Excellent news: My paper proposal for the Images of Identity conference in Zurich has been accepted!
So what I’ll be working on in the weeks to come is a revisitation of one of my favourite literary places: Mervyn Peake’s Gormenghast. His Titus books (or Gormenghast novels, whichever you prefer) were the topic of my master thesis, and I hope to combine my old conclusions with new discoveries.
If you haven’t read Mervyn Peake, do so. He is demanding, but definitely worth it. Castle Gormenghast is still one of the most tangible places in literature I can remember, an experience both exhilarating and terrifying. For starters, imagine the biggest Gothic castle you can think of. City-sized, possibly even bigger. A labyrinth filled with other labyrinths. A whole dynasty of major and minor aristocracy including countless servants inhabit the castle, but large parts of it have been abandoned or simply forgotten or fallen into decay. For thousands of years, the Groan family has been ruler of the castle, but they effectively have become prisoners to an ancient and incomprehensible system of laws and sub-laws. But with the birth of Titus, the 77th Lord Groan, everything is about to change…
What I aim for in my paper is an analysis of the Titus books from a post-World-War-II perspective. The books were published roughly around the time of Tolkien’s The Lord of the Rings, and there is a strong sense of the fantastic or even fantasy in Peake’s magnum opus. Yet his characters and locations are far too British (Regency and Victorian) compared to classic fantasy, and castle Gormenghast is the ultimate Gothic space. Add all of this together, and you have an old and crumbling empire that sees the dictatorial threat of a usurper and the coming of age of a young and rebellious heir to the castle. I don’t want to read the books too allegorically and say that they represent the state of Britain after the Second World War (an idea as wrong as equalling Sauron/Saruman with Hitler), but Peake’s absurd and eerie situations are definitely reminiscent of the horrors of war and the stale continuity of post-War agendas.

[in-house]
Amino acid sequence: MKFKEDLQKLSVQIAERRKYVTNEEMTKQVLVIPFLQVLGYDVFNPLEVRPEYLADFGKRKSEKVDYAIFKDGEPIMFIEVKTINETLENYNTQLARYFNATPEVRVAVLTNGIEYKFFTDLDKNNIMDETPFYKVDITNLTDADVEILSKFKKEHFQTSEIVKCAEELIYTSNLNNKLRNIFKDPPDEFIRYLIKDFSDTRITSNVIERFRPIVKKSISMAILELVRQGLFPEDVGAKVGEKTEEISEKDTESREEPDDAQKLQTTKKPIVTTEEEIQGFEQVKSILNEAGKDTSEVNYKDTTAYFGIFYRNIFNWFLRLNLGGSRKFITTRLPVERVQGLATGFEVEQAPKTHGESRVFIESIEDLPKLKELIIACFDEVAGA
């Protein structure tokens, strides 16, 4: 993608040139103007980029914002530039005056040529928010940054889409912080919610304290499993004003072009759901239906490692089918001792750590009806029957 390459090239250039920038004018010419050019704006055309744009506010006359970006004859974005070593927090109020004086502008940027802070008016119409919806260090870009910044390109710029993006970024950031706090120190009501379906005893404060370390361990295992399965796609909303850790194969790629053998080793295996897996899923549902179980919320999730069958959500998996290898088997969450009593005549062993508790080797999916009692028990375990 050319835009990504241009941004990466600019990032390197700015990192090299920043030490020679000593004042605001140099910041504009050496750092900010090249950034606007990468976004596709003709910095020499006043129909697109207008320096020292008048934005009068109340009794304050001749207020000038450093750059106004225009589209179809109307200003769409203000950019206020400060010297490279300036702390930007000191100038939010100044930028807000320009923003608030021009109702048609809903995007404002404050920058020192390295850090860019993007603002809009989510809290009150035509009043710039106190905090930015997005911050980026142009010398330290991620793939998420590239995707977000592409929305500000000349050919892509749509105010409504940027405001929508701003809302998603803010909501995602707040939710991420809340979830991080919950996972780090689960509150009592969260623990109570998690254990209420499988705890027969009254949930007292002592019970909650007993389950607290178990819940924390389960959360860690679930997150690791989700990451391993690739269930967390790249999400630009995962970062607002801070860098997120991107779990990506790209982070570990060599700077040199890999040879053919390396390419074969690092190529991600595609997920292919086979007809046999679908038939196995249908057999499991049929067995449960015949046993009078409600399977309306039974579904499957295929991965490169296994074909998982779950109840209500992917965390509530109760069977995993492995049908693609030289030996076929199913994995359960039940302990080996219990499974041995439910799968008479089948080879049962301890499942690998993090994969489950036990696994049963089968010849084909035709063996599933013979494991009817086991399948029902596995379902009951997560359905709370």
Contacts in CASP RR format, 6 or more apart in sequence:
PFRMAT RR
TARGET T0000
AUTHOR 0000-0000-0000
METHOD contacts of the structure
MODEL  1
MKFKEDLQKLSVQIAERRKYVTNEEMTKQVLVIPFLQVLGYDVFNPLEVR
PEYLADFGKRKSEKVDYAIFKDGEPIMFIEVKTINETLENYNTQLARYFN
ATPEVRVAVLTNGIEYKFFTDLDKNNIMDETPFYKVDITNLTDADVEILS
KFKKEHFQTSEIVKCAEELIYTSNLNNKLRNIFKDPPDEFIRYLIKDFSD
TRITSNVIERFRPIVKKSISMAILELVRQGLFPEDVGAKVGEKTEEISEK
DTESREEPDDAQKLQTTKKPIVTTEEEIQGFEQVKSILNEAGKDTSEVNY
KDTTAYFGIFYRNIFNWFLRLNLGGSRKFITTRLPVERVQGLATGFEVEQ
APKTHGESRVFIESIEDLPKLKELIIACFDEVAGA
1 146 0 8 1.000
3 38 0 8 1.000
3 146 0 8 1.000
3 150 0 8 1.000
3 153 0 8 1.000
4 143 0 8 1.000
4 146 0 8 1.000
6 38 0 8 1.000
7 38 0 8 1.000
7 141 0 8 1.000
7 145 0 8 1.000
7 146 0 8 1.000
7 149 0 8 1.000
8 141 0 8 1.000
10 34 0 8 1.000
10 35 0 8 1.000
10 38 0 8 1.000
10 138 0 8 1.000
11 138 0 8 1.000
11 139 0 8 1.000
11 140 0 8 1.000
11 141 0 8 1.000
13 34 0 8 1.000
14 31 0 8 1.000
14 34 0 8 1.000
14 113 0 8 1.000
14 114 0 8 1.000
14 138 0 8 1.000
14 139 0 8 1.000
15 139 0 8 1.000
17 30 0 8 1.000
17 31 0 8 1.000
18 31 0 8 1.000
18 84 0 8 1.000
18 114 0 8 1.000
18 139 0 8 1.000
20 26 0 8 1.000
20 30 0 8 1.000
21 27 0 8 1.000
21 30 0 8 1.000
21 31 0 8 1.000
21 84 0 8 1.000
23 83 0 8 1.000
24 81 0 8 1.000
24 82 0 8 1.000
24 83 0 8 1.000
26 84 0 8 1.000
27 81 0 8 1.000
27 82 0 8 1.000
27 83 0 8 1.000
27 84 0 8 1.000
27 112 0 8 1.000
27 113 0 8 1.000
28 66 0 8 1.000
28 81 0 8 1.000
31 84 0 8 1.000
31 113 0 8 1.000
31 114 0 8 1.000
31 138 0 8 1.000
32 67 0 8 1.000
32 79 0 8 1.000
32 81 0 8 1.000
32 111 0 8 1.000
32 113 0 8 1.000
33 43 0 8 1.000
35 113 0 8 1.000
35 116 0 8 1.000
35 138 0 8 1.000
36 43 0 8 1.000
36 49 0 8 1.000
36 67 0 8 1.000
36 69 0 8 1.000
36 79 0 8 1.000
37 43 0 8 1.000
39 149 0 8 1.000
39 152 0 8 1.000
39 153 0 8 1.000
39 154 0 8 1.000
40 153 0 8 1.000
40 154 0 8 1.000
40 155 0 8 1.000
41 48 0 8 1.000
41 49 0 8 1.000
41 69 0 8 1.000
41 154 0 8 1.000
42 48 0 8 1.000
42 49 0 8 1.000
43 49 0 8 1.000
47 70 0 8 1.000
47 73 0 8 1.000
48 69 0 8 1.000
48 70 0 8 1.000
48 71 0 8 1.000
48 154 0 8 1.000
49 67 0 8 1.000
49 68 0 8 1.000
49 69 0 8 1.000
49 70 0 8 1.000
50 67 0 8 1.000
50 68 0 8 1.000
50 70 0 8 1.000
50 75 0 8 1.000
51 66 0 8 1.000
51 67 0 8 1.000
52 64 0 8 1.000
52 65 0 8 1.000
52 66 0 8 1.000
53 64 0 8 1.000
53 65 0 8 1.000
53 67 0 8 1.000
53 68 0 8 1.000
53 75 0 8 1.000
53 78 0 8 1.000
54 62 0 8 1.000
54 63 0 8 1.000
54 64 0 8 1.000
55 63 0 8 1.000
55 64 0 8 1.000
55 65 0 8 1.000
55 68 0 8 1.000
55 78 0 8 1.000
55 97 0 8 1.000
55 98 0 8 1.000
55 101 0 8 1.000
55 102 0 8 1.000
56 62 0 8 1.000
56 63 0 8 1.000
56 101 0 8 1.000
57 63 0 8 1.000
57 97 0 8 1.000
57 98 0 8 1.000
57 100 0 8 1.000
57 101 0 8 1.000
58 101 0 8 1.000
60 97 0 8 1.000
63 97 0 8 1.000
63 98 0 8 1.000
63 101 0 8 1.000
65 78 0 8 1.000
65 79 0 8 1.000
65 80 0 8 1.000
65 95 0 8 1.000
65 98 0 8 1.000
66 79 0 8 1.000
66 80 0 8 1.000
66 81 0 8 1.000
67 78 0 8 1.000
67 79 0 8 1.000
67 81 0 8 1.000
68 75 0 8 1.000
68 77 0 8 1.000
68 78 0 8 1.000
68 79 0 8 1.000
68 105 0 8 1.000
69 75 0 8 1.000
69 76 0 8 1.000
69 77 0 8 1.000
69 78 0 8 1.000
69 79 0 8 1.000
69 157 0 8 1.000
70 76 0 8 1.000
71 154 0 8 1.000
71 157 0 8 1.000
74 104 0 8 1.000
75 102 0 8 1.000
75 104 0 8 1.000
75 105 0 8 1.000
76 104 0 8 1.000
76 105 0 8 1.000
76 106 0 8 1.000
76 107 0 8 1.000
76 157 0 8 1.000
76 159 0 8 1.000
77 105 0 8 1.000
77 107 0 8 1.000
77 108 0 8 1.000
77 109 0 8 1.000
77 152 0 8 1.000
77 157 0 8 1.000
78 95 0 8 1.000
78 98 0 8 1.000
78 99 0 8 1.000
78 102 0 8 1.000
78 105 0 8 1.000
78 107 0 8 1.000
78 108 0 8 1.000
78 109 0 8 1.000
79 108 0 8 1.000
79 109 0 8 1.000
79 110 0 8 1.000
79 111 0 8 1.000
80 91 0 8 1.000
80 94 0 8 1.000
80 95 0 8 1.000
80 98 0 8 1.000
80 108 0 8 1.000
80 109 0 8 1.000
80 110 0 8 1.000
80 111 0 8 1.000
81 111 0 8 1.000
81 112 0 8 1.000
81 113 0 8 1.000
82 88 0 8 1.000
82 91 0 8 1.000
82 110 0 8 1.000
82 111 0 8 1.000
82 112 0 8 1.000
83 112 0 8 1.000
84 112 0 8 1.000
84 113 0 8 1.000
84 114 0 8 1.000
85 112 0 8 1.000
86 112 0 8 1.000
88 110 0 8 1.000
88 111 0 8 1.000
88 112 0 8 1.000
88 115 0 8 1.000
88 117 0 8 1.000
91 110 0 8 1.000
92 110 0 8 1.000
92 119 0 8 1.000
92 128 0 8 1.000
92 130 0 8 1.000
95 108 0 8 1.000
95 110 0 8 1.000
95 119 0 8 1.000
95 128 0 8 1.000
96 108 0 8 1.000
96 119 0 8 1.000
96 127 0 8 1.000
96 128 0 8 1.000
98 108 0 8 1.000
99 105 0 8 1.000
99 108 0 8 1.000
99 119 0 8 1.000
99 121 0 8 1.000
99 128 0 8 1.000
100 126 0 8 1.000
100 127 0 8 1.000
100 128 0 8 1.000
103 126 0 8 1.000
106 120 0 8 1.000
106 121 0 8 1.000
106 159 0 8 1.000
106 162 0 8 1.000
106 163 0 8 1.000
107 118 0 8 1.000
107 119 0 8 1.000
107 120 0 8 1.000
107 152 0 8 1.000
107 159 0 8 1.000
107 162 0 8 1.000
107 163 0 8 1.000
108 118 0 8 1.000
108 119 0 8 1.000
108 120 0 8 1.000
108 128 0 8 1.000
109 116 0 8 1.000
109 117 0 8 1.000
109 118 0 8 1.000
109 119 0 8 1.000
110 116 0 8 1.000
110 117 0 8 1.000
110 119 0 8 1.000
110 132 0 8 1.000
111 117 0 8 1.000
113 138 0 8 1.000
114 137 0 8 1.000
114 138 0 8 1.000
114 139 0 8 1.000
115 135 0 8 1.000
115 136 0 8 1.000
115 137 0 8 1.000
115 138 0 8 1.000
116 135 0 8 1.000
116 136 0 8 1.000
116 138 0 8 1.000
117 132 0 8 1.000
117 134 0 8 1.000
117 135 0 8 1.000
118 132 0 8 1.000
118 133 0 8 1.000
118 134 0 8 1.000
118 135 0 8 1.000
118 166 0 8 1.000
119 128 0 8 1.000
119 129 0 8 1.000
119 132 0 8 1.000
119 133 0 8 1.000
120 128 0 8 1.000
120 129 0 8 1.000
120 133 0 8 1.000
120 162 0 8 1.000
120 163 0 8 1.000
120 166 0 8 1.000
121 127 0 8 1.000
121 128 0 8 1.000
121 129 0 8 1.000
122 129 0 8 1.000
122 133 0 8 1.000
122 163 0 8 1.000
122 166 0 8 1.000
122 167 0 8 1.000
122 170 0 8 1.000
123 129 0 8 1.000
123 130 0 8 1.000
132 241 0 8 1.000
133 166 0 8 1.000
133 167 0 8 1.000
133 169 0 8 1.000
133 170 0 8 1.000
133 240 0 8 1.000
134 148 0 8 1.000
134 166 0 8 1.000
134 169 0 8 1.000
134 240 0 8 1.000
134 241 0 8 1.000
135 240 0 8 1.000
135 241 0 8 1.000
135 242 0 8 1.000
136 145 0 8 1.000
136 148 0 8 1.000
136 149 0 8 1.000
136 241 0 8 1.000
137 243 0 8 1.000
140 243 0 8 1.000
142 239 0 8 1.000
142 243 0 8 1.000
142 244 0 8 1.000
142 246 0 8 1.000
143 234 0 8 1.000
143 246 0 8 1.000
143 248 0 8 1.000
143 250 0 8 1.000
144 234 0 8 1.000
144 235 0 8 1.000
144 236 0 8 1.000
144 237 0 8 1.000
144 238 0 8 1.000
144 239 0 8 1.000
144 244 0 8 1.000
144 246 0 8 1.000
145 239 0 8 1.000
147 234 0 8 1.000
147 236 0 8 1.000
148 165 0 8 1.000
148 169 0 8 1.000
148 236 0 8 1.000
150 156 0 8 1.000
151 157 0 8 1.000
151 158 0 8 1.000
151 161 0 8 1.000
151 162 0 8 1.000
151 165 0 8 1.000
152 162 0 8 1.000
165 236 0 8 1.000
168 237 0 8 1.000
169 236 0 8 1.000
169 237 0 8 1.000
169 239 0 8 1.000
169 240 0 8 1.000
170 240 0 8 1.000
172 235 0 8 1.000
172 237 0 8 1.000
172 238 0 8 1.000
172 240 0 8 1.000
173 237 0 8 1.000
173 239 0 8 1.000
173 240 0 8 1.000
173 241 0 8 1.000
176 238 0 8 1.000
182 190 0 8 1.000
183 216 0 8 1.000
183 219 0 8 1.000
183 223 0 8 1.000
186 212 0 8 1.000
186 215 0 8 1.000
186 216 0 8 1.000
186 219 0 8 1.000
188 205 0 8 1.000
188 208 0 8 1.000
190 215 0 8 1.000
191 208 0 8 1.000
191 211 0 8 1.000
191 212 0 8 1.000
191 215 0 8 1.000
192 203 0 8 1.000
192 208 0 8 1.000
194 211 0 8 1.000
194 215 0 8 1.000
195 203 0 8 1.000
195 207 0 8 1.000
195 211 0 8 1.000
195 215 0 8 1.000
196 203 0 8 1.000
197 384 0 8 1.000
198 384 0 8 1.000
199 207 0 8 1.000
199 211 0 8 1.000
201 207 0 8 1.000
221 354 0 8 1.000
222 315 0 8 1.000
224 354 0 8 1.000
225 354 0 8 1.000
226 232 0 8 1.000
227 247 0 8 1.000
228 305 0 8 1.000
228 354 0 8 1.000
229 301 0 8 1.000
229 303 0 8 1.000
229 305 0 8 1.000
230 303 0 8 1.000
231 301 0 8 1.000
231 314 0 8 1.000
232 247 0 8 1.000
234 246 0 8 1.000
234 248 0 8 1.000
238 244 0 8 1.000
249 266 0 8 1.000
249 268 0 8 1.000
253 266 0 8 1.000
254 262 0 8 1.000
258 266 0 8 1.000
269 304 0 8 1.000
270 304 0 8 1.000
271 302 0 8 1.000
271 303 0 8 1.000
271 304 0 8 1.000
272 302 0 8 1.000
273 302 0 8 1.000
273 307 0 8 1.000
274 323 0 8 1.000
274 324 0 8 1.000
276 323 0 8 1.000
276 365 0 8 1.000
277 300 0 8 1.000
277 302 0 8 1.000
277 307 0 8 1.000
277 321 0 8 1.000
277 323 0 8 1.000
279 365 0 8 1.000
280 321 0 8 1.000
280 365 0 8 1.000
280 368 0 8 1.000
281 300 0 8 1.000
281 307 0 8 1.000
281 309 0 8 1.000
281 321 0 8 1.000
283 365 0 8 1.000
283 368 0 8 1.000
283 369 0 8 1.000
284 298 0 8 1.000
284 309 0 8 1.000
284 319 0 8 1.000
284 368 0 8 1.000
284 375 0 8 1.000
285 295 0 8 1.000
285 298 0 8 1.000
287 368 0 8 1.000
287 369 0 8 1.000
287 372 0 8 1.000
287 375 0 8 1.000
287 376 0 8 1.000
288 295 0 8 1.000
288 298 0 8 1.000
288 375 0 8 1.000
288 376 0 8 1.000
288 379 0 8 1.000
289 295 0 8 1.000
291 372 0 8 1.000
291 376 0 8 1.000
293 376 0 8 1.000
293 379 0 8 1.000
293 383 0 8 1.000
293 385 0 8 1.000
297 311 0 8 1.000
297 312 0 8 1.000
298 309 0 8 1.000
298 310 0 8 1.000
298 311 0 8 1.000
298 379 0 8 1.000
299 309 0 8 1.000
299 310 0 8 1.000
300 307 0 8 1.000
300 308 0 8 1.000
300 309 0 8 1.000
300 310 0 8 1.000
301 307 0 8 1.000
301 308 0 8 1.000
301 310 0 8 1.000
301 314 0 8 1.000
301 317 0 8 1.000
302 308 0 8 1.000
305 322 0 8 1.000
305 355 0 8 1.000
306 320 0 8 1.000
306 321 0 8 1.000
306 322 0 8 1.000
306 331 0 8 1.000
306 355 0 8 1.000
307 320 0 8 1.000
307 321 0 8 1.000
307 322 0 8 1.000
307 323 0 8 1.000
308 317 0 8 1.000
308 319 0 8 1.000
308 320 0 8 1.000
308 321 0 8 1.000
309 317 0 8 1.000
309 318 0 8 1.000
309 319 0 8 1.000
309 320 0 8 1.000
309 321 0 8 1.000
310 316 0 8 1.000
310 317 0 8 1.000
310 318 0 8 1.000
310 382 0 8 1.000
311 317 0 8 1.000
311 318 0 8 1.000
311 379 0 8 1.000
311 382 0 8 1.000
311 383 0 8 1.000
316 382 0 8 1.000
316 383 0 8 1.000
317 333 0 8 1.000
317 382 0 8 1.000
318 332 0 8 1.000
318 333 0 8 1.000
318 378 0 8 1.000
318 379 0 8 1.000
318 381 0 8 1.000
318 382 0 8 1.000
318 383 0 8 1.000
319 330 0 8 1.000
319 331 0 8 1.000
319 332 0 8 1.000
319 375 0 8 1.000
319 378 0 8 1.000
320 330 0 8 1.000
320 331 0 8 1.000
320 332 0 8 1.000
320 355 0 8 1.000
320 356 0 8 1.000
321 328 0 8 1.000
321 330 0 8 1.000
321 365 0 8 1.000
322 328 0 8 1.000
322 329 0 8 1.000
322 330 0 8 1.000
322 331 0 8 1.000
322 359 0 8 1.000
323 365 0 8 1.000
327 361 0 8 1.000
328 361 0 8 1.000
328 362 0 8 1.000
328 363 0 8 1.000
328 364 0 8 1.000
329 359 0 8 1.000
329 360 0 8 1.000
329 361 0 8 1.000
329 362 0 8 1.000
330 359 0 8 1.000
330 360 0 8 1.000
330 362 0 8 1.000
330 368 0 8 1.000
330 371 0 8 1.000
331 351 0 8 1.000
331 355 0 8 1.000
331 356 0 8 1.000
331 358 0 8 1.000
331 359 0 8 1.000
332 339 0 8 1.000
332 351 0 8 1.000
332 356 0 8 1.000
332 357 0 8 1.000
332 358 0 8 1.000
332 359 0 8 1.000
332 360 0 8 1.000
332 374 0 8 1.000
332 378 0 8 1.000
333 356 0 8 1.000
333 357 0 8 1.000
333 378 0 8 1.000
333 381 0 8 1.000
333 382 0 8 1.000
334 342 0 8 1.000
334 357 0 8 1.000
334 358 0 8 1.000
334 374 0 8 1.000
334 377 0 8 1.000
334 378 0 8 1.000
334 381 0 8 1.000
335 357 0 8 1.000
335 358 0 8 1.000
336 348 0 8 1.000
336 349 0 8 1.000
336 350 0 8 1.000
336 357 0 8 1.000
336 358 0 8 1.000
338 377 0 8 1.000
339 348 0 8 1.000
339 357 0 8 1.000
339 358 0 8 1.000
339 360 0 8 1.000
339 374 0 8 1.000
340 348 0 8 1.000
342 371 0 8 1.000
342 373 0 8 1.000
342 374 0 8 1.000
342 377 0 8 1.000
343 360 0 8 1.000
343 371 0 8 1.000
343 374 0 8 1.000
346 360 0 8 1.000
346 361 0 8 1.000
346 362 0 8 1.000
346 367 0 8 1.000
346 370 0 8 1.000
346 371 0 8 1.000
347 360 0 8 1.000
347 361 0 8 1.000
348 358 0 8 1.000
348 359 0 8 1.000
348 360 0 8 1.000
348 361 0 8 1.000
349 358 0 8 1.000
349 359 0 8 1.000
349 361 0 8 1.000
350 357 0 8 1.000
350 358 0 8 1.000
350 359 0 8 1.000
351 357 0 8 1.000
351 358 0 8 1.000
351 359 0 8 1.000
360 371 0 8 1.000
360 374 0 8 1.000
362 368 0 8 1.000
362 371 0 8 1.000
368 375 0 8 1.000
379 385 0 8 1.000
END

In any case, Mervyn Peake is an author you shouldn’t miss. His books are quite easy to get and classics by now. Just make sure you don’t get lost in a derelict hallway of Gormenghast without provisions…
Well, those were short 4 to 6 months. I have received an e-mail from Mythlore yesterday stating that they are going to publish my essay on Pratchett and Tolkien! This trip to the US has just become even sweeter in retrospect…
I will keep you updated about when exactly the essay is going to appear in Mythlore journal.
Oh, and the presentation yesterday also went well. It was rather weird talking in German about what I normally work on in English, but professors and students seemed to like it. Now to start with plans for my next essay on fantastic architecture (I hope my two semesters of art history will be sufficient to tackle the topic) and write, write, write…
I feel like I’m running in two directions. There was a mail in my inbox from Mythlore magazine, and they are considering publishing my article on Pratchett and Tolkien – in 4 to 6 months, I should know more.
And almost at the same time, I have sent off my thesis summary to my professors with the feeling that there is either a horrible typo somewhere or that I should have written even more (but 9 pages ought to be enough, right?).
Not-so-busy times, confusing times. But still good times.
Yes. Time for my midnight tweet, and then off to bed.
Hello all. Back from the Bernese countryside. I’m feeling a bit knackered today – theatre camp was great but rather demanding.
Nevertheless, good news! I have managed to finish editing my essay on Pratchett and Tolkien and sent it off to the Mythopoetic Society. Gods of Quills and Ink willing, it is going to be published in the Mythlore journal!